By David Shepardson
WASHINGTON (Reuters) – The National Transportation Safety Board (NTSB) said the failure and inaction of U.S. air safety regulators to implement several proposals contributed to the cause of a 2019 fatal helicopter crash that killed seven in Hawaii.
The seven-seat Airbush AS350 B2 helicopter operated by Safari Aviation crashed in deteriorating weather in a remote area of wooded terrain near Kekaha, Hawaii, killing the pilot and all six passengers. Investigators found that the highly experienced, 69-year-old air tour pilot flew into a mountainous region shrouded in low clouds and fog and was not able to exit the area of limited visibility.
The NTSB cited the Federal Aviation Administration’s (FAA) “delayed implementation of a Hawaii aviation weather camera program, its lack of leadership in the development of a (specialized) weather training program for Hawaii air tour pilots, and its ineffective monitoring and oversight of Hawaii air tour operators’ weather-related operating practices” as a contributing factor in the accident.
“The fact is the FAA should be leading safety, not ceding their responsibility to the industry that they are charged with regulating and overseeing,” NTSB Chair Jennifer Homendy said. “We know that the FAA is not providing the necessary leadership because accidents like this continue to happen.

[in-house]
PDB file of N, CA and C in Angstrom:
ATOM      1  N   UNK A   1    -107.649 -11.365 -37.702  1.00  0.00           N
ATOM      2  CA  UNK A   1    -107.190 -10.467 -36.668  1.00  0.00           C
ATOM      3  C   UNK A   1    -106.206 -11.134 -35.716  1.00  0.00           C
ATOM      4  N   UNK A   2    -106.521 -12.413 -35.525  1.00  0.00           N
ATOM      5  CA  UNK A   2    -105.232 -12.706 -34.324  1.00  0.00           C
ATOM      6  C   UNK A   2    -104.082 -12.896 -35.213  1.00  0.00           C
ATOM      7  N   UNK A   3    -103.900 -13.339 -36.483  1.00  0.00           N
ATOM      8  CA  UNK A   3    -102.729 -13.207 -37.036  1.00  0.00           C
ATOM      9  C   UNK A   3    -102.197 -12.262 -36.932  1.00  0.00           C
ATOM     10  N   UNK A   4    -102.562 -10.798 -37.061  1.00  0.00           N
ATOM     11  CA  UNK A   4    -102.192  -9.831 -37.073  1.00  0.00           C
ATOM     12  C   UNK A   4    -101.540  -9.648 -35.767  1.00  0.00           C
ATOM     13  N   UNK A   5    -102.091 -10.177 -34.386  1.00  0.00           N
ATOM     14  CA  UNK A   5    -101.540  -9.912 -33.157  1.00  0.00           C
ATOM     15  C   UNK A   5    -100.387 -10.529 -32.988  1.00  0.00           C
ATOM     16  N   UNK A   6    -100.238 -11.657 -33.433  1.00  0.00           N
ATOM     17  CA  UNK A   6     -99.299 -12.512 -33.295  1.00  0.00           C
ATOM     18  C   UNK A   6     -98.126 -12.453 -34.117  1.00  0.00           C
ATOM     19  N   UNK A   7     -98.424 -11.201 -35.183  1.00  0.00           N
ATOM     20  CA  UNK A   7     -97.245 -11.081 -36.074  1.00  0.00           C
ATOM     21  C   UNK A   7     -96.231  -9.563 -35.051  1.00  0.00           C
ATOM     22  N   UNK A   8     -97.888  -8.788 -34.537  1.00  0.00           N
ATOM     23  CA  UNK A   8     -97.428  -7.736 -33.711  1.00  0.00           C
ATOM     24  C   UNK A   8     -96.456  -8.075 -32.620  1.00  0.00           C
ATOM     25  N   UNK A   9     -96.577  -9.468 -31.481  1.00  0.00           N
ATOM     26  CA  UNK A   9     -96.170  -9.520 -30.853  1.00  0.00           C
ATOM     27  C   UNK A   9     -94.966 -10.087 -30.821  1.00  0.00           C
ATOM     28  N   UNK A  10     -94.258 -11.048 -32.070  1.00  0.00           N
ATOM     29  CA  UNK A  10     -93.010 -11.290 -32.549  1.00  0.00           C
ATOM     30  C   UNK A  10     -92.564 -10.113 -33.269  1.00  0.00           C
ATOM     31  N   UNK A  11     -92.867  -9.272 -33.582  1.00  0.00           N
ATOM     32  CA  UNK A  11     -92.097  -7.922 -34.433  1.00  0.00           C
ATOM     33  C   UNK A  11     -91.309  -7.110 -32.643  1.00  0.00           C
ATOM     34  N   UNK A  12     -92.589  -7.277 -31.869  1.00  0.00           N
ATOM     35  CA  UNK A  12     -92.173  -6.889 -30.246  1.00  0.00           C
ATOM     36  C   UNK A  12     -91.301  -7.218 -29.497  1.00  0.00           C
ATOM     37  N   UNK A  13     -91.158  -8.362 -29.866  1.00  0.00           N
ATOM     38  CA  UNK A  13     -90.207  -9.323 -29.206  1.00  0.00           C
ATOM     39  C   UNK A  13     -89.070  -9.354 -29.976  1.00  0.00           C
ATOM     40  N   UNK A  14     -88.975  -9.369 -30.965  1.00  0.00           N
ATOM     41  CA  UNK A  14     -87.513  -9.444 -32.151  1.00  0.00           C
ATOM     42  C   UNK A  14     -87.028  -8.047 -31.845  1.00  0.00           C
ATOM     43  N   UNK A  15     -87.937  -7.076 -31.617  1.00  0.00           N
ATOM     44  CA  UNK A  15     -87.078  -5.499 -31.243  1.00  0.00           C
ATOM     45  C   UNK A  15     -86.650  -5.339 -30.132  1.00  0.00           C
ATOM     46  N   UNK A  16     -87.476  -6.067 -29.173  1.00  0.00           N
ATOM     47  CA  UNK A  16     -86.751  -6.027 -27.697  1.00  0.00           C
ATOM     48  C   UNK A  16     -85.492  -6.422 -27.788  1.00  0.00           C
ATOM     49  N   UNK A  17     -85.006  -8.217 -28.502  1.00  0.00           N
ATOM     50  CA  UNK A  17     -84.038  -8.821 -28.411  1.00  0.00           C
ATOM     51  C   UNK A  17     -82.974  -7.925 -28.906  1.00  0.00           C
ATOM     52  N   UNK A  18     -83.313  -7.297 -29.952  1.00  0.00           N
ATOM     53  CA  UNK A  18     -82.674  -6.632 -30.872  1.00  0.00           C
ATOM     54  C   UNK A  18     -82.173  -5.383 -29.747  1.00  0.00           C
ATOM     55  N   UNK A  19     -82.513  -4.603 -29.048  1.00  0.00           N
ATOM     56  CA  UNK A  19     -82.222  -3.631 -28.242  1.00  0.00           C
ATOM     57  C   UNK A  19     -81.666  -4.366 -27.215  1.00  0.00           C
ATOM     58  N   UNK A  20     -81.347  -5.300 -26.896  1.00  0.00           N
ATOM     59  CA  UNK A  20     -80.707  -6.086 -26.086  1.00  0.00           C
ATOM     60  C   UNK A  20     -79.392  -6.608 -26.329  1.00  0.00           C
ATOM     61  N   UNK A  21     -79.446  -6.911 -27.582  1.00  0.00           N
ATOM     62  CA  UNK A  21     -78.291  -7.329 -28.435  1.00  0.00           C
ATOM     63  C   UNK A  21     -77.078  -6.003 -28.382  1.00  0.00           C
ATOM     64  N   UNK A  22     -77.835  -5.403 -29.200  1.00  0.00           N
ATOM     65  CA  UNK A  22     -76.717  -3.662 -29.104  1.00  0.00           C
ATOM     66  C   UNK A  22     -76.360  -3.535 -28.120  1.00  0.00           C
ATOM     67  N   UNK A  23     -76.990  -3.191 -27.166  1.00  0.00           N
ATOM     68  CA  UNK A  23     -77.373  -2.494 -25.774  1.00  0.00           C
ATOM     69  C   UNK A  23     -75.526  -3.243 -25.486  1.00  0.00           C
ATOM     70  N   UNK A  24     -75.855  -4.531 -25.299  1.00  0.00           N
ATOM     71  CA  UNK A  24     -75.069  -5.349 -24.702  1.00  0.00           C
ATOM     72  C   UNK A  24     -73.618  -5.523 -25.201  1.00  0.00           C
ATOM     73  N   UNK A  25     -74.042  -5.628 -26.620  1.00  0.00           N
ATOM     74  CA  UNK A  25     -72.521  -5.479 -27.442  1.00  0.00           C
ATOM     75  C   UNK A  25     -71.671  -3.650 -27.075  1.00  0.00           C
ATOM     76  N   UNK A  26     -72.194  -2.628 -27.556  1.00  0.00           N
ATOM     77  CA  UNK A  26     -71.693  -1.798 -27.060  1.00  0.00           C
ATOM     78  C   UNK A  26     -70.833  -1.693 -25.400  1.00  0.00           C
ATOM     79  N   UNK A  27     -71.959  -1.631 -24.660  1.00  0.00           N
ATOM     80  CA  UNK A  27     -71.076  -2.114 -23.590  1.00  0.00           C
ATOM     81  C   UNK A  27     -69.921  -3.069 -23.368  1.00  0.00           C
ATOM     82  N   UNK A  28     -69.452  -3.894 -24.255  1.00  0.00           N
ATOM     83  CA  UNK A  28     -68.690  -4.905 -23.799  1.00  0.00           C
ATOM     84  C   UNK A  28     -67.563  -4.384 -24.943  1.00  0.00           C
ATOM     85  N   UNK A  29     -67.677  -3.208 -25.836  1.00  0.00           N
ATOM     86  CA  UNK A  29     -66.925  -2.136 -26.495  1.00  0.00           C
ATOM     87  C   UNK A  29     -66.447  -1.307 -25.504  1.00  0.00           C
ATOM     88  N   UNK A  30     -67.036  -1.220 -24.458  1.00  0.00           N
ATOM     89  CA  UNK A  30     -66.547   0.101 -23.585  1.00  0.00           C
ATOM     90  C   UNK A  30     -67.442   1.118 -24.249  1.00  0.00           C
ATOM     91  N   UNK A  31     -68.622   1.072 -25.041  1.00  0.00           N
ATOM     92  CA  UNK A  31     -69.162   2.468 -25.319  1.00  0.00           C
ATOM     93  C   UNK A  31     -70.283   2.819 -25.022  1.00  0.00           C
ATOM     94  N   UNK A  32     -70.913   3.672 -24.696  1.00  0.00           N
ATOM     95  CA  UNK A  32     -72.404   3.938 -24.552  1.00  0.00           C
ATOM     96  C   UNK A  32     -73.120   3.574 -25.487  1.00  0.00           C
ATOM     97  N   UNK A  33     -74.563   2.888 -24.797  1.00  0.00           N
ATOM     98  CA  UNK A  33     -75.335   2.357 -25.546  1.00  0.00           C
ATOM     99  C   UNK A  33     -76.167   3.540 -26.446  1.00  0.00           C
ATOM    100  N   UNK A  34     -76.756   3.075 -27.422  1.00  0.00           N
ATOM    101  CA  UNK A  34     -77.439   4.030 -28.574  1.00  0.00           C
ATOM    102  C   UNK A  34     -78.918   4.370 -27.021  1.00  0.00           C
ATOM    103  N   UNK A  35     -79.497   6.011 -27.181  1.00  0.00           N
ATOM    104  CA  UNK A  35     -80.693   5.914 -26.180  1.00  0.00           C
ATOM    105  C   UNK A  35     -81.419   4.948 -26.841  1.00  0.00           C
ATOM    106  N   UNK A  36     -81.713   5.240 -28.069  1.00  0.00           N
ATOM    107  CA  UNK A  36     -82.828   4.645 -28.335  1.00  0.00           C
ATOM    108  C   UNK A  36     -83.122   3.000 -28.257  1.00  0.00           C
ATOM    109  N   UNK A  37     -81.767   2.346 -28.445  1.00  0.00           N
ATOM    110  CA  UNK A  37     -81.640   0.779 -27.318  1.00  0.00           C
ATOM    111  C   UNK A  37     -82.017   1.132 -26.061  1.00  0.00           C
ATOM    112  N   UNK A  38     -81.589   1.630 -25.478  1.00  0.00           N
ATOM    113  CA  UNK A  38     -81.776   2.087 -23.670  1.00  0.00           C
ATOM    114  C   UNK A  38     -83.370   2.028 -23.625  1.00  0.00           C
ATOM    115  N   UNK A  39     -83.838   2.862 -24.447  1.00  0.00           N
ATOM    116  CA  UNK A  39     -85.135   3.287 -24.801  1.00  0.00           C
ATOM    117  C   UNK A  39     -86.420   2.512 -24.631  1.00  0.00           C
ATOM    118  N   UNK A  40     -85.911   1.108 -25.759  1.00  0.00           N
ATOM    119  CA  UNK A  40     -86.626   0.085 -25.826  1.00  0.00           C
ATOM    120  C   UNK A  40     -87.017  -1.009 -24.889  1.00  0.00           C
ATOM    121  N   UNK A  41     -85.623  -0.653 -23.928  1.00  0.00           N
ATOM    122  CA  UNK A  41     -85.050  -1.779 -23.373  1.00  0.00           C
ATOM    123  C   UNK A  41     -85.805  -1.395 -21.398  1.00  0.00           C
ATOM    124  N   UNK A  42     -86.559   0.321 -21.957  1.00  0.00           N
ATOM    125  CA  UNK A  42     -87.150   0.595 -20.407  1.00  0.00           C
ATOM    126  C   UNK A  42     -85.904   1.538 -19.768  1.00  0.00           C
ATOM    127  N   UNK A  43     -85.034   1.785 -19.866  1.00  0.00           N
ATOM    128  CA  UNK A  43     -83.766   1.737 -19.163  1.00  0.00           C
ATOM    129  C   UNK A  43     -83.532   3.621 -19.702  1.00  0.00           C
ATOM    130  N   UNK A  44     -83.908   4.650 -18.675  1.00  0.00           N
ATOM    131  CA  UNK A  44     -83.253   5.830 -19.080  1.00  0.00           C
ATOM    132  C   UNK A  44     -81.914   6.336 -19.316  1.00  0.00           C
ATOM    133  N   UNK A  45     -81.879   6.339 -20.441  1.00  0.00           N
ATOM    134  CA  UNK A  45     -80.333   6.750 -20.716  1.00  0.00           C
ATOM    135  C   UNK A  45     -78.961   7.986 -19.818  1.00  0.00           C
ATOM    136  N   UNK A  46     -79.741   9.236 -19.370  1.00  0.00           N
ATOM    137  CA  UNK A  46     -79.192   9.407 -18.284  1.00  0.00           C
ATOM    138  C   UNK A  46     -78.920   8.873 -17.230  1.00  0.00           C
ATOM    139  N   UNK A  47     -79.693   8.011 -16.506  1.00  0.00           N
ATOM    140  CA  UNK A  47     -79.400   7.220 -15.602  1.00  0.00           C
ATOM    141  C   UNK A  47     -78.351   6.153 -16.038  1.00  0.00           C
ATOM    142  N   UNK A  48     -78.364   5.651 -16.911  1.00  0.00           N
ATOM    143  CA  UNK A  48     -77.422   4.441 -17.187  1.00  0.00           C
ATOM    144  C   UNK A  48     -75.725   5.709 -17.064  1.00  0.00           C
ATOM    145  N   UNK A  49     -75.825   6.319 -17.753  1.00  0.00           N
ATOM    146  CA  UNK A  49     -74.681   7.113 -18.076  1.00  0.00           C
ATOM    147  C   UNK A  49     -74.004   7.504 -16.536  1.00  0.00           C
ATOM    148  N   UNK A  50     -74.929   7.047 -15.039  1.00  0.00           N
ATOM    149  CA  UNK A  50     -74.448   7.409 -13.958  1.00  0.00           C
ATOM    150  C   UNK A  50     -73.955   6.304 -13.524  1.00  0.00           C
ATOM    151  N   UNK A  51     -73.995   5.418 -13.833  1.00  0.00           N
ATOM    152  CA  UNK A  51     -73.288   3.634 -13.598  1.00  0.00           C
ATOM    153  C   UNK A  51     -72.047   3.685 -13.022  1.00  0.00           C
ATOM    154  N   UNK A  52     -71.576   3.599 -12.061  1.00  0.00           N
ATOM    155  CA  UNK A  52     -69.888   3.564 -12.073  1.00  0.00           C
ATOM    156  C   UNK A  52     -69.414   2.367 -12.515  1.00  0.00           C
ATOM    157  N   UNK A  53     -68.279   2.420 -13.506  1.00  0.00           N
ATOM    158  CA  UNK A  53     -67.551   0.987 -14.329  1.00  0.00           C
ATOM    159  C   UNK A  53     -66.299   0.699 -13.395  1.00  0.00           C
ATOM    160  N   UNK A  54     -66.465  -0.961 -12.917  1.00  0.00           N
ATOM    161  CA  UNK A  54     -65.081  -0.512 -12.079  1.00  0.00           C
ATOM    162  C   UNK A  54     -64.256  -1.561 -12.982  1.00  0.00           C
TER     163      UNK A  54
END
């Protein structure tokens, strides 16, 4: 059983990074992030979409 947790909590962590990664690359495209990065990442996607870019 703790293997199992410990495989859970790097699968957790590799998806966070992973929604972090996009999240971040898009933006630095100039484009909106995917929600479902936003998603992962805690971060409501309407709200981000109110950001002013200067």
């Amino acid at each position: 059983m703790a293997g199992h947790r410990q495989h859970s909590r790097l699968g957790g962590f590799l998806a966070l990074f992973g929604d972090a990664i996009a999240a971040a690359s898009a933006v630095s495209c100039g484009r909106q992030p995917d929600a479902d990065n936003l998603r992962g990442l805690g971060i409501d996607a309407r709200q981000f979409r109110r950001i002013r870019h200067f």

The NTSB reiterated 11 safety recommendations to the FAA.
An FAA spokesman said the agency takes “these recommendations seriously.” He said the FAA has installed five weather cameras in Hawaii “with 21 more coming” and added the agency encourages “air tour operators to equip their aircraft with ADS-B and flight data recorders, and are exploring making recorders mandatory.”
Homendy noted that since 1997, the NTSB has investigated 282 air tour accidents nationwide, including 41 air tour accidents in Hawaii.
Investigators said the pilot’s decision to continue flight into deteriorating visibility was likely influenced by a lack of up-to-the-minute weather information. The NTSB in 2007 recommended the FAA develop and require specialized inflight weather training for air tour operators in Hawaii.